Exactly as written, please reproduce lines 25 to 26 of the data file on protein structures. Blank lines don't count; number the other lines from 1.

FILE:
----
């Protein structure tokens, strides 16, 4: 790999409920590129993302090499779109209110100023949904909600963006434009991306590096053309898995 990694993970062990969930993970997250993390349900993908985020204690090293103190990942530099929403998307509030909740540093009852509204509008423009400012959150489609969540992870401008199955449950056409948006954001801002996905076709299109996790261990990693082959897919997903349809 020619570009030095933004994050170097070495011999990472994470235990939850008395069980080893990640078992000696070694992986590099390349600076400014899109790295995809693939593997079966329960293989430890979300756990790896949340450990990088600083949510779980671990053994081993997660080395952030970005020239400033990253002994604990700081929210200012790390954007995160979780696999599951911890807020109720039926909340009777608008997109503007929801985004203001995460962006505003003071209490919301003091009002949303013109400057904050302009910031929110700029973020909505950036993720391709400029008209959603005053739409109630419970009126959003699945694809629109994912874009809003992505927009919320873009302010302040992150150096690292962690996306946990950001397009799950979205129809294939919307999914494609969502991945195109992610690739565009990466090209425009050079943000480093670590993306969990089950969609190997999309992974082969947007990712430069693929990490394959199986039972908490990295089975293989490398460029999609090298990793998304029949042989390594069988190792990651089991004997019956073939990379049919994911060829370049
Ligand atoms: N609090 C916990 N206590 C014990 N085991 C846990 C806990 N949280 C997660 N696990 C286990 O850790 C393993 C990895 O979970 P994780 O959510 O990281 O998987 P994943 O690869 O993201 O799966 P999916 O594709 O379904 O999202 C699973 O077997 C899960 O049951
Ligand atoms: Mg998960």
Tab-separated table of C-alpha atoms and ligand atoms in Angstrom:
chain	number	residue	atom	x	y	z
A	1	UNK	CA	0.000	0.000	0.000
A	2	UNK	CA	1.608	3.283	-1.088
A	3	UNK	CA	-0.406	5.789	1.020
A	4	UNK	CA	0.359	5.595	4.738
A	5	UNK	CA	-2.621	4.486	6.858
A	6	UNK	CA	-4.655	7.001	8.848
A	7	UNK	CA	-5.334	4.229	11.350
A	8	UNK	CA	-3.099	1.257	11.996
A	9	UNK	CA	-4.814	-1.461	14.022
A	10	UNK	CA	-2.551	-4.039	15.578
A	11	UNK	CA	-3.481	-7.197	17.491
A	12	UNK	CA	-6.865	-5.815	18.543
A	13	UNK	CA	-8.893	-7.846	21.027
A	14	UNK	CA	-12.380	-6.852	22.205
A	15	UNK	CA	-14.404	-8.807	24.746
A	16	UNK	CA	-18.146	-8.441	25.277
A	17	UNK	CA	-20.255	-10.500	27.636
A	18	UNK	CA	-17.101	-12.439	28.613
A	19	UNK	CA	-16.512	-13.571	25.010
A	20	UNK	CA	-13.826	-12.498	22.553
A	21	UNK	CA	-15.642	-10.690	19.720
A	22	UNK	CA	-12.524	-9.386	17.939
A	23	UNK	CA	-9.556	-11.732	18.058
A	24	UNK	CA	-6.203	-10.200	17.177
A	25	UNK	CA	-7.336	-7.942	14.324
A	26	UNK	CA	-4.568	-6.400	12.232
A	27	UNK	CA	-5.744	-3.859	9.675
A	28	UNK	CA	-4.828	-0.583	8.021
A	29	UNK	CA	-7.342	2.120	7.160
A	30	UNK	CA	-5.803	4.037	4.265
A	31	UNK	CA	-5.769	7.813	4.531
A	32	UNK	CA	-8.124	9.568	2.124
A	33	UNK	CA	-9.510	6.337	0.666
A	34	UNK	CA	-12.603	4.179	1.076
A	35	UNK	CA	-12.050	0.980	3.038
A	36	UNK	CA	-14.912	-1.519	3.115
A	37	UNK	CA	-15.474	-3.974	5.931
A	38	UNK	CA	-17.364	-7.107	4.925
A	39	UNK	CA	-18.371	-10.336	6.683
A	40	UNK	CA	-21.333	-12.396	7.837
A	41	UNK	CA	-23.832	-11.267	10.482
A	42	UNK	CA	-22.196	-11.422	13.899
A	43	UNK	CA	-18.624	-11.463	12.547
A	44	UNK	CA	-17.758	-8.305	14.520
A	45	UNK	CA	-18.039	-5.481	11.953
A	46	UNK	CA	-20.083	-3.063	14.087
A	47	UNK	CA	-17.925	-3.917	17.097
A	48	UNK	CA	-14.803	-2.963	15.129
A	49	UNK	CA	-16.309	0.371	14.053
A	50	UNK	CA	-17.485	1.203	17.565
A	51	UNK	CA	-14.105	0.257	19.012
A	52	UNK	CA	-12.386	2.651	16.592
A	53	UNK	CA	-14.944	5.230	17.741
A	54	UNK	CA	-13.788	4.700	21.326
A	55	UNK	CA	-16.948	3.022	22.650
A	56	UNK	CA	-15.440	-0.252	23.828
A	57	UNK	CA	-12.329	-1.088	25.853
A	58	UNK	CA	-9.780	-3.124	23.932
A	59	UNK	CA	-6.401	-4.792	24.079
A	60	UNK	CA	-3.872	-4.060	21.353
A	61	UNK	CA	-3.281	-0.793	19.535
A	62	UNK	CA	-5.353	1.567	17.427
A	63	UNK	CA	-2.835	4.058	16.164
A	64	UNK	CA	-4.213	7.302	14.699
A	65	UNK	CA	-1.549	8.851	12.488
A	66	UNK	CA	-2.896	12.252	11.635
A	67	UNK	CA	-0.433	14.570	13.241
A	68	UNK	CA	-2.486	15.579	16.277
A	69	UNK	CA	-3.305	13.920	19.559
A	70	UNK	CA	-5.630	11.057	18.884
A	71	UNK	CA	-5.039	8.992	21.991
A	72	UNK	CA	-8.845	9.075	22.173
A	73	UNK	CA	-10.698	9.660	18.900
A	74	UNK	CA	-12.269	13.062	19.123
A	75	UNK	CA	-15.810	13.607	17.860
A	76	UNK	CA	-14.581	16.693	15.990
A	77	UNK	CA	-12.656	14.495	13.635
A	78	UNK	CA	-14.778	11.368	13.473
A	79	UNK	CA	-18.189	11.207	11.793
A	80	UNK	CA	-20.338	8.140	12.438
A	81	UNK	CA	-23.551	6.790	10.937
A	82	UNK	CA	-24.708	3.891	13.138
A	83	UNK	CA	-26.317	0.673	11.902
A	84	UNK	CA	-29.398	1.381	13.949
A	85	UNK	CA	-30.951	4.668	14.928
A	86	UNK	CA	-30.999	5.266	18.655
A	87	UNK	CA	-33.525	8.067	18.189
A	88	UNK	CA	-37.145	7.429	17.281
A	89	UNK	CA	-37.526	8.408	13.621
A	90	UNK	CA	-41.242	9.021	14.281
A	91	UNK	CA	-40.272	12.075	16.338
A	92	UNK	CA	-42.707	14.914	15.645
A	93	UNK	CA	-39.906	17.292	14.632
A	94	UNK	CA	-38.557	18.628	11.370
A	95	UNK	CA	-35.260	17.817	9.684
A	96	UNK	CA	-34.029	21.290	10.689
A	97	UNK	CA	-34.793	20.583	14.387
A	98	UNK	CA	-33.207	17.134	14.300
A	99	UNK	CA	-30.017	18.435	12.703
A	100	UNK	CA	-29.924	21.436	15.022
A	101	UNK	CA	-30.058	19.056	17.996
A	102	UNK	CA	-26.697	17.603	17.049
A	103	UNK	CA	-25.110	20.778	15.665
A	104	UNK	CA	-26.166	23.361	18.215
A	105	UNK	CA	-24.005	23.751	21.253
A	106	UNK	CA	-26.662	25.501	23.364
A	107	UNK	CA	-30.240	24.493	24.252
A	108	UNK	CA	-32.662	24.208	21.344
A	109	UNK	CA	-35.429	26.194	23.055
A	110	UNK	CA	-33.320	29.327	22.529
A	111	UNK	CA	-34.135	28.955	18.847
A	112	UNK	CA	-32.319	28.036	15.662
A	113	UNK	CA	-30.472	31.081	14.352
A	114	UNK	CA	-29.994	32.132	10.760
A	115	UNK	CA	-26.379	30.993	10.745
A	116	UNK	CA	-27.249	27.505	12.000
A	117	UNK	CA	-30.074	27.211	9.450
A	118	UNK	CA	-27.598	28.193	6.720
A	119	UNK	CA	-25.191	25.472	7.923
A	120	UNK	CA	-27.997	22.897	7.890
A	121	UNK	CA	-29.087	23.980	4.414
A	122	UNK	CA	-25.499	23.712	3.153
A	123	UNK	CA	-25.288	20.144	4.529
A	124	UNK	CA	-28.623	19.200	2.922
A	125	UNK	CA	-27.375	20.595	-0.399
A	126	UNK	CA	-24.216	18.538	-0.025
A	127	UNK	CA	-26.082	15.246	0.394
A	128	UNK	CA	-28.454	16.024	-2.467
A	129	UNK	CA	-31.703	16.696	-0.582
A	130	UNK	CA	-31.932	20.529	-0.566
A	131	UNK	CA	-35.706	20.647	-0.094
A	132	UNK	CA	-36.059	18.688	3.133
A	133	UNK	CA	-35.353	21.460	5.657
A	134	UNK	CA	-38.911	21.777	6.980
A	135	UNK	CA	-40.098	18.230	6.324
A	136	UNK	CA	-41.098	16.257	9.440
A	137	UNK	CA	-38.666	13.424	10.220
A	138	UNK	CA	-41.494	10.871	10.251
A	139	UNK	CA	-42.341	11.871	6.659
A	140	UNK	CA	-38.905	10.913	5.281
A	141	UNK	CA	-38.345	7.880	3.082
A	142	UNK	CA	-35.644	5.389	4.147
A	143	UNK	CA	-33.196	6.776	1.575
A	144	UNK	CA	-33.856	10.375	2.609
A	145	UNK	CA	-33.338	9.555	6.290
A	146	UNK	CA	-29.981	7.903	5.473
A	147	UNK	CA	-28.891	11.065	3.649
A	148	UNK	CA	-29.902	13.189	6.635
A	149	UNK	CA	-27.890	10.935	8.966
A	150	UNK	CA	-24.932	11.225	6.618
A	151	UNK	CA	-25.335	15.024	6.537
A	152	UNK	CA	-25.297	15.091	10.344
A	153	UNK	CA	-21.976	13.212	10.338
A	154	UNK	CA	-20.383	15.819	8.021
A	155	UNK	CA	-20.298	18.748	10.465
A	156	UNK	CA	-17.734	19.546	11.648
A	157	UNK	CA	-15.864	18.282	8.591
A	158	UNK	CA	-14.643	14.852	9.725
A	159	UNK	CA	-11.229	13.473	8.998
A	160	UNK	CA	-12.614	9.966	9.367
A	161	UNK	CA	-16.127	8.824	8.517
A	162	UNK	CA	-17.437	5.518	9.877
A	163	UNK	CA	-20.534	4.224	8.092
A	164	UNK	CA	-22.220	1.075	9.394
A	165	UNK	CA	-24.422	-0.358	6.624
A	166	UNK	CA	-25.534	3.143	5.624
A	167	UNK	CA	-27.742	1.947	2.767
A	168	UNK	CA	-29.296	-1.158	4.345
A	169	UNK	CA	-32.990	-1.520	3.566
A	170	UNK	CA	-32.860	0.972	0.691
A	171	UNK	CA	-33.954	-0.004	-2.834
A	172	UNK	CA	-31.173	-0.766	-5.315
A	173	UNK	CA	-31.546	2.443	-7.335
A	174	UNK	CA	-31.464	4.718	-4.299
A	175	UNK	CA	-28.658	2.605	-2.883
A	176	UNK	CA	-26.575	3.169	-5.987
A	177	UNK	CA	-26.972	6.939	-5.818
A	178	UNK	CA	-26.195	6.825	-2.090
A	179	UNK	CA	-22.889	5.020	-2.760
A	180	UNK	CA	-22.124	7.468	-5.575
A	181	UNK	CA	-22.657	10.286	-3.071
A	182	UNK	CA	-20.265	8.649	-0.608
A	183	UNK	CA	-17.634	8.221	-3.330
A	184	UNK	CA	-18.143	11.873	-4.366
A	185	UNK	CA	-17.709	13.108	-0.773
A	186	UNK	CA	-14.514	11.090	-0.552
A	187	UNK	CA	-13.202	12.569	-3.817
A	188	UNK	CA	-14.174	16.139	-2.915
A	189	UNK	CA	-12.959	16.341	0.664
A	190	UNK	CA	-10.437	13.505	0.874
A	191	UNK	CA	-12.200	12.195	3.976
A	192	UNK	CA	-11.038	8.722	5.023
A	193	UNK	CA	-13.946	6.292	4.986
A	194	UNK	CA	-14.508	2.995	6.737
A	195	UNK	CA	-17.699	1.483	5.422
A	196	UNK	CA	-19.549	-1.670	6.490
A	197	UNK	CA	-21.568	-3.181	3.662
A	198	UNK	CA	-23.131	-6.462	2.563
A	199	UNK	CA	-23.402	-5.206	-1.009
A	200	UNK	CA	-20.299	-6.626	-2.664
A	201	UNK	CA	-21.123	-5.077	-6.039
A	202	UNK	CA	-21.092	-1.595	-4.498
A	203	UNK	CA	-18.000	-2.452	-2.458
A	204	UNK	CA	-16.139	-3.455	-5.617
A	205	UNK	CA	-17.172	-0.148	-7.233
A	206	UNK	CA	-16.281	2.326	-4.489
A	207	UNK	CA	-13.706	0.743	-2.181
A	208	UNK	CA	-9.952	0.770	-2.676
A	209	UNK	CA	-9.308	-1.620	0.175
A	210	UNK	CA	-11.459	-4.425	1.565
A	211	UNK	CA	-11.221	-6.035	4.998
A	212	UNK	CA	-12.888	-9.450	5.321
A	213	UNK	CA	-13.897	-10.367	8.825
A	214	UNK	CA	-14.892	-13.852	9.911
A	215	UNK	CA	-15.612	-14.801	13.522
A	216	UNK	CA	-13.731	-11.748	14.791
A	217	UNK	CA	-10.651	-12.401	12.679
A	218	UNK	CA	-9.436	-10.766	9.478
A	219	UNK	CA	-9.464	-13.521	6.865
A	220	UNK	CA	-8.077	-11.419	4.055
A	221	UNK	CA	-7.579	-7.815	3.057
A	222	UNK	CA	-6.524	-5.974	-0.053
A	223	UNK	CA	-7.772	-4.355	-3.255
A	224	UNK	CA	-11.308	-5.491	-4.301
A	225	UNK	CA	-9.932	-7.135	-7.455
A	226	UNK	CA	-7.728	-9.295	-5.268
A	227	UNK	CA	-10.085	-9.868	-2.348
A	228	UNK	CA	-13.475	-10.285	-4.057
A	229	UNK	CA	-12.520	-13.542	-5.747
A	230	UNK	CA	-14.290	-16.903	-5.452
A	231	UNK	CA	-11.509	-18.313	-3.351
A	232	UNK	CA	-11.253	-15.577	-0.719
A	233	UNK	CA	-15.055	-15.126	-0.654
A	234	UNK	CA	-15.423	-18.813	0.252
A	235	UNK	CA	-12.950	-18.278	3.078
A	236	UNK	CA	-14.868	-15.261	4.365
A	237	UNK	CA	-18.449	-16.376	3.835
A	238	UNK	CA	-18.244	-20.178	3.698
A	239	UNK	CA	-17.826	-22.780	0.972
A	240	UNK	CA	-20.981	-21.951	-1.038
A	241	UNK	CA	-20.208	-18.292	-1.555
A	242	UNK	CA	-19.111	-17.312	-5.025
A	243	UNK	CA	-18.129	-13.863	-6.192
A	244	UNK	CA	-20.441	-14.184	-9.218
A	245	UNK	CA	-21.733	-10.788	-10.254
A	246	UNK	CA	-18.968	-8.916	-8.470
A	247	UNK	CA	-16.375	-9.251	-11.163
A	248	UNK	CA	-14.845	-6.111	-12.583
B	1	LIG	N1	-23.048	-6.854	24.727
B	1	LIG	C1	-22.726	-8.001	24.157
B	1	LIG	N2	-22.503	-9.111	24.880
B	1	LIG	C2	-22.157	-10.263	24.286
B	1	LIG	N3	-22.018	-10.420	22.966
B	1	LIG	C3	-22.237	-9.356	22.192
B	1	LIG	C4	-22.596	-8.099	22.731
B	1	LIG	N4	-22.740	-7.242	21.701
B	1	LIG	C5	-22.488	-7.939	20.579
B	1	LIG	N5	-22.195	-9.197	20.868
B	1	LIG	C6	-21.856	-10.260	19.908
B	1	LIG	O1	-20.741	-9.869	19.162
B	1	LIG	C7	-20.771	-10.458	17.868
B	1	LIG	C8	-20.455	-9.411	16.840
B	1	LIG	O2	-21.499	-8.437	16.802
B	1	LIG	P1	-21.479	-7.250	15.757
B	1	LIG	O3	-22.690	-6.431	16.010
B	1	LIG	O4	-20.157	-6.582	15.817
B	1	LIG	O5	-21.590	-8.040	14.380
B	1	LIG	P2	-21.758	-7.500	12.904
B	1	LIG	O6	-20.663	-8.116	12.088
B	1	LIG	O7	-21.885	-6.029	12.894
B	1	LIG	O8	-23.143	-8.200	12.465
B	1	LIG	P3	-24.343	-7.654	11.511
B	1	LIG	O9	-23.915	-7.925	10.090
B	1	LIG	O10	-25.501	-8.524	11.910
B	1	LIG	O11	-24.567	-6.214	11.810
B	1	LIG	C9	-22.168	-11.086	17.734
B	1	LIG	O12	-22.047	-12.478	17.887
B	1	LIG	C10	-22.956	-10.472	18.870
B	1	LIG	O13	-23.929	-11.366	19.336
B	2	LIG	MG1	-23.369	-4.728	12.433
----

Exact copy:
A	20	UNK	CA	-13.826	-12.498	22.553
A	21	UNK	CA	-15.642	-10.690	19.720